Magic Mike

Channing Tatum and company in “Magic Mike.”

I have given up on director Steven Soderbergh, as of his latest film “Magic Mike.” Granted, a movie about male stripers would not normally be my first choice.  However, during the dog days of summer, when the pickings include either movies I have seen, or movies I did not want to see, and, with a deadline looming, a decision had to be made.  Besides, I reasoned, “Magic Mike” was directed by Soderbergh, who is considered to be a very good director.  Granted I have not particularly liked a movie of his since 2000’s “Traffic,” but there was hope that maybe “Magic Mike” would be good.

I should have known something was awry when I walked into the appropriate auditorium at the United Artist’s multiplex in Astoria and found that I was the only one there.  Later, in the thick of the movie, after a few other patrons had shown up, my predominant thought was that it must have taken either great effort or great indifference to make a movie about strippers, regardless of gender, that was this talky and boring.

In “Magic Mike” scene after scene plays as if the actors were making it up as they went along.  I have nothing against actors ad-libbing, as long as cast and director know what they are doing.  For example, the late director Sidney Lumet, known for rehearsing his actors in advance and having an actual script, said that the more rehearsed your cast is the better they will be at improvising.  In the case of “Magic Mike” the result is unfair to the audience.  We have pledged time and money to this film.  It is wrong to expect us to sit through scenes that are needlessly lengthy due to the fact that the cast is still figuring out its dialogue, while the director does not seem to have shot enough coverage to enable his editor to shorten the proceedings.

In addition, the scenes in “Magic Mike” do not build upon one another.  Plot points (one of the strippers is dealing drugs) come out of nowhere and seem to exist to give the film some semblance of a story.

“Magic Mike” stars Channing Tatum as the titular character and Matthew McConaughey as Dallas, the leader of a Chippendales like male stripper club in Florida.  Dallas is a Joel Grey “Cabaret” like, slightly devious, Master of Ceremonies.

We see many well choreographed production numbers of the strippers at work, providing the only life that this otherwise lifeless movie has.  I mean, how do you mess up strippers?  Cody Horn provides a bright spot as Brooke, the caring sister of one of the strippers and a possible love interest for Mike.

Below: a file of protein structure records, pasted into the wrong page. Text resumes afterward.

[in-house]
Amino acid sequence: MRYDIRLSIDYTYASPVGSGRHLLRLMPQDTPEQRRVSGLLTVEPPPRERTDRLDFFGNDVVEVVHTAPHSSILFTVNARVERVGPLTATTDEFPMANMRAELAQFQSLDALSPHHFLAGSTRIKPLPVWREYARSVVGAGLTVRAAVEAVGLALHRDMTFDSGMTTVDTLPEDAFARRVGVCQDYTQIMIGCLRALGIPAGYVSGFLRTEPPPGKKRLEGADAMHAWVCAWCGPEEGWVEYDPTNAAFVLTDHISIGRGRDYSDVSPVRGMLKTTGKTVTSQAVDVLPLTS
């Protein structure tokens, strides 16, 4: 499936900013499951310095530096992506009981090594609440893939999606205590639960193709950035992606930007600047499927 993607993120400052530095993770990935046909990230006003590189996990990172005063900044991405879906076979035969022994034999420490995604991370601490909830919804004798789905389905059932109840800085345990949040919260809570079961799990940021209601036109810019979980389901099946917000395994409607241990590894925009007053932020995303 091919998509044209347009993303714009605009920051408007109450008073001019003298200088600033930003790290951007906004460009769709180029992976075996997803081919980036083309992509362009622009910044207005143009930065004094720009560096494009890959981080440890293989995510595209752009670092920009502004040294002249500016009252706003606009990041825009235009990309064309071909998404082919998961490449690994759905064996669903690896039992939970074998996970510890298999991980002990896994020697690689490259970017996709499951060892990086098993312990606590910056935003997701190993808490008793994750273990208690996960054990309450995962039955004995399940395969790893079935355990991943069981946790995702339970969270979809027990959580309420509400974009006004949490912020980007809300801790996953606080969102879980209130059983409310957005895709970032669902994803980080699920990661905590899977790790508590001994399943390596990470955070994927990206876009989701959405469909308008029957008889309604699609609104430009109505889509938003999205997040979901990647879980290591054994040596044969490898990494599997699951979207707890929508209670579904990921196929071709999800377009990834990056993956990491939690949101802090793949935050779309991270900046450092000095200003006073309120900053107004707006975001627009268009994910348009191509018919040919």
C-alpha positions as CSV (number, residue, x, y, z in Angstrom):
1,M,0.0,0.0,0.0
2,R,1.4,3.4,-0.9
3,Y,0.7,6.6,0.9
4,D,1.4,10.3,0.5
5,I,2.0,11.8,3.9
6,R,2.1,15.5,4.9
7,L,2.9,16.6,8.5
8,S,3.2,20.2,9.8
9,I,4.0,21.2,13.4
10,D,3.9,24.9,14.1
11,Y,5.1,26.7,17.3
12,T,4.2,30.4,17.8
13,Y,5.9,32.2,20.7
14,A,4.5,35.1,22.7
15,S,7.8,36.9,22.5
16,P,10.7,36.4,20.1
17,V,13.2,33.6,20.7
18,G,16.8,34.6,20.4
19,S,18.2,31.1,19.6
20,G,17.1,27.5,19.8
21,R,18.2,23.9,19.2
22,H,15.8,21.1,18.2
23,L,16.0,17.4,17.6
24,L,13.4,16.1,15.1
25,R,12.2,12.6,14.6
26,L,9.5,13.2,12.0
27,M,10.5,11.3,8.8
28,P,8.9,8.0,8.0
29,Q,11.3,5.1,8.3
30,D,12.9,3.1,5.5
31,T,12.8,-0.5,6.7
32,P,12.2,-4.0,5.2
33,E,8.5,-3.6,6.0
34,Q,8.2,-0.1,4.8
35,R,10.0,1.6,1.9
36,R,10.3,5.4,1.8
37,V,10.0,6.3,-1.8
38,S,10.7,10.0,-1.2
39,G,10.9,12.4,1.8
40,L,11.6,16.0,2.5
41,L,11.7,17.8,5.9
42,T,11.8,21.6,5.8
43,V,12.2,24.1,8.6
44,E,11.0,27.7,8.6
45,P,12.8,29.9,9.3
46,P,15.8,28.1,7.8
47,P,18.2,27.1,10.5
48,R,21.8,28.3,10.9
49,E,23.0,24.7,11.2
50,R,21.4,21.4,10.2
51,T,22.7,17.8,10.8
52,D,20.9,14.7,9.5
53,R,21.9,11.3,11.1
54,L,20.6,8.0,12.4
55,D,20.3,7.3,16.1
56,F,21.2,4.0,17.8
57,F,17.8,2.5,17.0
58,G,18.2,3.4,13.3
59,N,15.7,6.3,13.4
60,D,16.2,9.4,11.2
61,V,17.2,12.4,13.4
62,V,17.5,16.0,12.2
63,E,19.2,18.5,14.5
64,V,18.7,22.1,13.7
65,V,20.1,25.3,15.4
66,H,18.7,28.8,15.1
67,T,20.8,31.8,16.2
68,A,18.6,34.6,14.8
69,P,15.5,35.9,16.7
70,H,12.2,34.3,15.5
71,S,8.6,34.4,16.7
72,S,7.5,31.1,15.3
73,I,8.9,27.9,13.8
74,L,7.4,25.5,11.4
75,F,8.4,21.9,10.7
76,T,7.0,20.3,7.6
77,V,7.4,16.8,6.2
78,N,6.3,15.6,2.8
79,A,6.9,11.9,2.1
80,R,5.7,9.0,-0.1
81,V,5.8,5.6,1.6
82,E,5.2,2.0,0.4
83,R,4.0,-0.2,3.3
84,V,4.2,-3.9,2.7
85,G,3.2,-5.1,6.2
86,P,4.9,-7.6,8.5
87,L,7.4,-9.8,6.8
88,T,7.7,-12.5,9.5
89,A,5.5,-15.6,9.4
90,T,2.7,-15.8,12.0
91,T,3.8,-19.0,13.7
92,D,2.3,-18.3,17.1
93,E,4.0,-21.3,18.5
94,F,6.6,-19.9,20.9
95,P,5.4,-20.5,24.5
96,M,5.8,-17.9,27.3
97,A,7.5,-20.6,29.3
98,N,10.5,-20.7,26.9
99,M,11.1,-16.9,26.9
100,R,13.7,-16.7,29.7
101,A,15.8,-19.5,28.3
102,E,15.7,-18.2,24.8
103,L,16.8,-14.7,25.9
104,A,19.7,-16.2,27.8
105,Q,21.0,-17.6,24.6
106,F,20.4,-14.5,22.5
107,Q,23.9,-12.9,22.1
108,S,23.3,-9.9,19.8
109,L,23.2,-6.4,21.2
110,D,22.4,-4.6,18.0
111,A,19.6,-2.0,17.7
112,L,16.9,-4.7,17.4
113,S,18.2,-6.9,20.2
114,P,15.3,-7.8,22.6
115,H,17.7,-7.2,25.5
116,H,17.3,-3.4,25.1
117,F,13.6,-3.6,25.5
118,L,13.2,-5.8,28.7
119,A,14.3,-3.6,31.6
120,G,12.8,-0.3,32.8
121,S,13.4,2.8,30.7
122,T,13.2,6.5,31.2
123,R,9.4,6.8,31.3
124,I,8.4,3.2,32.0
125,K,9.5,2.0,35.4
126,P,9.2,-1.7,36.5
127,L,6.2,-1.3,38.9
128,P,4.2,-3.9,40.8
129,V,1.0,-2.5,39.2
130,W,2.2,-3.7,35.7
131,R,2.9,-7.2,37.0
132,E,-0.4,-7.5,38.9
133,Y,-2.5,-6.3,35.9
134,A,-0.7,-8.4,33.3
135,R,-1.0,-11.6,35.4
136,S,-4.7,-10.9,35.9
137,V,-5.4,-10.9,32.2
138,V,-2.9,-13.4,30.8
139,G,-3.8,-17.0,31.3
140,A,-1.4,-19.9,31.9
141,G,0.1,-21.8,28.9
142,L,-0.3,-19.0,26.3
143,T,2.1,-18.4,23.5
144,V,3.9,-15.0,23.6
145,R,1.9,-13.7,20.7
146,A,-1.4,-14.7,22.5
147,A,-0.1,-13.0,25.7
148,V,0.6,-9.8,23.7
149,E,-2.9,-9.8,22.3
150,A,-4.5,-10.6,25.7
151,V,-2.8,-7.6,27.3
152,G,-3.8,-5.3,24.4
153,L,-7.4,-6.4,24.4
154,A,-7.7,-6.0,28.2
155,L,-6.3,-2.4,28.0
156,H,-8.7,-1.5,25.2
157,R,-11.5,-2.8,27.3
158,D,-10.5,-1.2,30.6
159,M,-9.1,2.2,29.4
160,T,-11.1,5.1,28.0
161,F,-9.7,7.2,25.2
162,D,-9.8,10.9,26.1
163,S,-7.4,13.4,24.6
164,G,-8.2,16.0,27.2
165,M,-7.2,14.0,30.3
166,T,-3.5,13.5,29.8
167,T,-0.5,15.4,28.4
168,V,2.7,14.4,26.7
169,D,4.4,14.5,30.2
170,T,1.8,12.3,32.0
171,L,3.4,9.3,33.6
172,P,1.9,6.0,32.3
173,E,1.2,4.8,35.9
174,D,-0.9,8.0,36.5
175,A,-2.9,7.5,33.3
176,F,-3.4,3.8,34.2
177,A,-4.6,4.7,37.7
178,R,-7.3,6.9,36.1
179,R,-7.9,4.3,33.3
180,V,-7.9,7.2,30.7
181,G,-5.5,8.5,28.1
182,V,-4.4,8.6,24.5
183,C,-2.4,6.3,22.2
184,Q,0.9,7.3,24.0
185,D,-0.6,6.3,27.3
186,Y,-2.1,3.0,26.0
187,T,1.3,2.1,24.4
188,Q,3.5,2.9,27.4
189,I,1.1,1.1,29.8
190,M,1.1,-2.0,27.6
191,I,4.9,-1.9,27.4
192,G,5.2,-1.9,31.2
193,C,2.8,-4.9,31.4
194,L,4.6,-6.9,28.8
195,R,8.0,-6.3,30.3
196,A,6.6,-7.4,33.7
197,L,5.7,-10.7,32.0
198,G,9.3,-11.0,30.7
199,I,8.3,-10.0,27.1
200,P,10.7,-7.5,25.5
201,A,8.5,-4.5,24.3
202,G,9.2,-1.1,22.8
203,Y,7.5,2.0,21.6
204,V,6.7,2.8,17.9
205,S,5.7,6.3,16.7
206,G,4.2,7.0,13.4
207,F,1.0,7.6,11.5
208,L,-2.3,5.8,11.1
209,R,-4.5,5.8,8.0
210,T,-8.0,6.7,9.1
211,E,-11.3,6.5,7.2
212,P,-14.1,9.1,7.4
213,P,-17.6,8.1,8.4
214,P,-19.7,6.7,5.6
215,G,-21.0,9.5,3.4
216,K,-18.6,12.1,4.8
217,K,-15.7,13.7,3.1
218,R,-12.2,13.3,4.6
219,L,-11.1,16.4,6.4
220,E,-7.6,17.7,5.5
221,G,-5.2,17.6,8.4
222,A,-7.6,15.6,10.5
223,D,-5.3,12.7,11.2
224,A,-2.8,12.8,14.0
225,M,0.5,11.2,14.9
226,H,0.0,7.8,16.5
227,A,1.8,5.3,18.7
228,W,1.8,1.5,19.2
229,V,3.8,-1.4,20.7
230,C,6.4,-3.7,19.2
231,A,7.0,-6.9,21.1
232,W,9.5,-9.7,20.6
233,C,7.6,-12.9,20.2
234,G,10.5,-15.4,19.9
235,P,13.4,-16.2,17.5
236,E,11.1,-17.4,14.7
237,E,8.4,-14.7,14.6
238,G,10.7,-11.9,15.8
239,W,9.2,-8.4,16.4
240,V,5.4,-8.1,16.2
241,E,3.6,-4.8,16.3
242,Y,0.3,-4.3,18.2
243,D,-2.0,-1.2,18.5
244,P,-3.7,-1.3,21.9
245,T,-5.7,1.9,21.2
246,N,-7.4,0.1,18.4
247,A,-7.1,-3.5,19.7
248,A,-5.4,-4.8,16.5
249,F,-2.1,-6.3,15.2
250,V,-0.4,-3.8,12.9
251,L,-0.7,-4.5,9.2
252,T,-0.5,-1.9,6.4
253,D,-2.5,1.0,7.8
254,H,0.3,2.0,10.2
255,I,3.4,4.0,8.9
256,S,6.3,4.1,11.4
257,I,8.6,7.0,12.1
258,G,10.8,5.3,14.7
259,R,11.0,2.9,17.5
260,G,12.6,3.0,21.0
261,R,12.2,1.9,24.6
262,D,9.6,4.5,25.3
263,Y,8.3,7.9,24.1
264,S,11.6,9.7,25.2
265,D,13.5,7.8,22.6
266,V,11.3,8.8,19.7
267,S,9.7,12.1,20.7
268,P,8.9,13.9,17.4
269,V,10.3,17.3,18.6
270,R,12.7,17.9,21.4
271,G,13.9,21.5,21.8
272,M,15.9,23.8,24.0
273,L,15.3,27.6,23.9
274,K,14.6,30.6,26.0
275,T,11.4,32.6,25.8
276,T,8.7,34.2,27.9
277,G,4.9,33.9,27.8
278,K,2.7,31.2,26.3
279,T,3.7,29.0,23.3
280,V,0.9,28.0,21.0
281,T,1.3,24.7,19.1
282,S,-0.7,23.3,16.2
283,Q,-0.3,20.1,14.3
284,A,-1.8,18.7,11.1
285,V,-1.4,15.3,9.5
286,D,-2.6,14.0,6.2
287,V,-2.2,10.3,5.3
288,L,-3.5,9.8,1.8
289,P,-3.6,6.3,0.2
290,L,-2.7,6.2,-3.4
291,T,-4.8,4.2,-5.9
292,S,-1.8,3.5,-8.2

Soderbergh has done a lot better.  For those of you who are curious enough, my favorite of his movies is “Out of Sight” (1998) which has a great script by Scott Frank, based on the novel by Elmore Leonard.  The film is intricate, smart and funny.  “Out of Sight” also has a terrific cast which includes Jennifer Lopez (easily her best work as an actress), George Clooney, Don Cheadle, Albert Brooks, Dennis Farina, and Michael Keaton, among others.   Number two, for me, is Soderbegh’s thoughtful revenge thriller “The Limey,” (1999) starring Terence Stamp and Peter Fonda.

“Magic Mike” is playing locally at AMC Loews Village 7, 66 Third Avenue.

“Magic Mike” director Steven Soderbergh, 2012,

Warner Brothers Picutres, 110 minutes, rated R


About unpaidfilmcritic

Up until 2009 Seth Shire spent nearly two decades in the New York film industry as a post production supervisor of feature films. Highlights include working on the films of Martin Scorsese, James Toback and Spike Lee. Since leaving the film industry Seth has expanded into new and varied areas where he has found a great deal of satisfaction. Seth currently teaches in the Sociology Department of CUNY Queens College. His courses include "Mass Media and Popular Culture," "Introduction to Sociology," and "Sociology of Cinema" where he is a very popular teacher. Seth is also the film critic for "Town & Village," a Manhattan weekly newspaper, a position he has held for the past six years. Seth gives back to his community through volunteer teaching at Manhattan's "The Caring Community," a center for senior citizens, where he teaches a very popular course on documentaries called "The Golden Age of the Documentary. In the fall of 2010 Seth taught "Critical Reading and Writing" at Parsons School of Design. He has also taught "Cinema Studies" at the New York Film Academy. Seth lives in Stuyvesant Town, in Manhattan.

Posted on August 2, 2012, in New and tagged , , , , , , , , , , , , , , , , , . Bookmark the permalink. Leave a comment.

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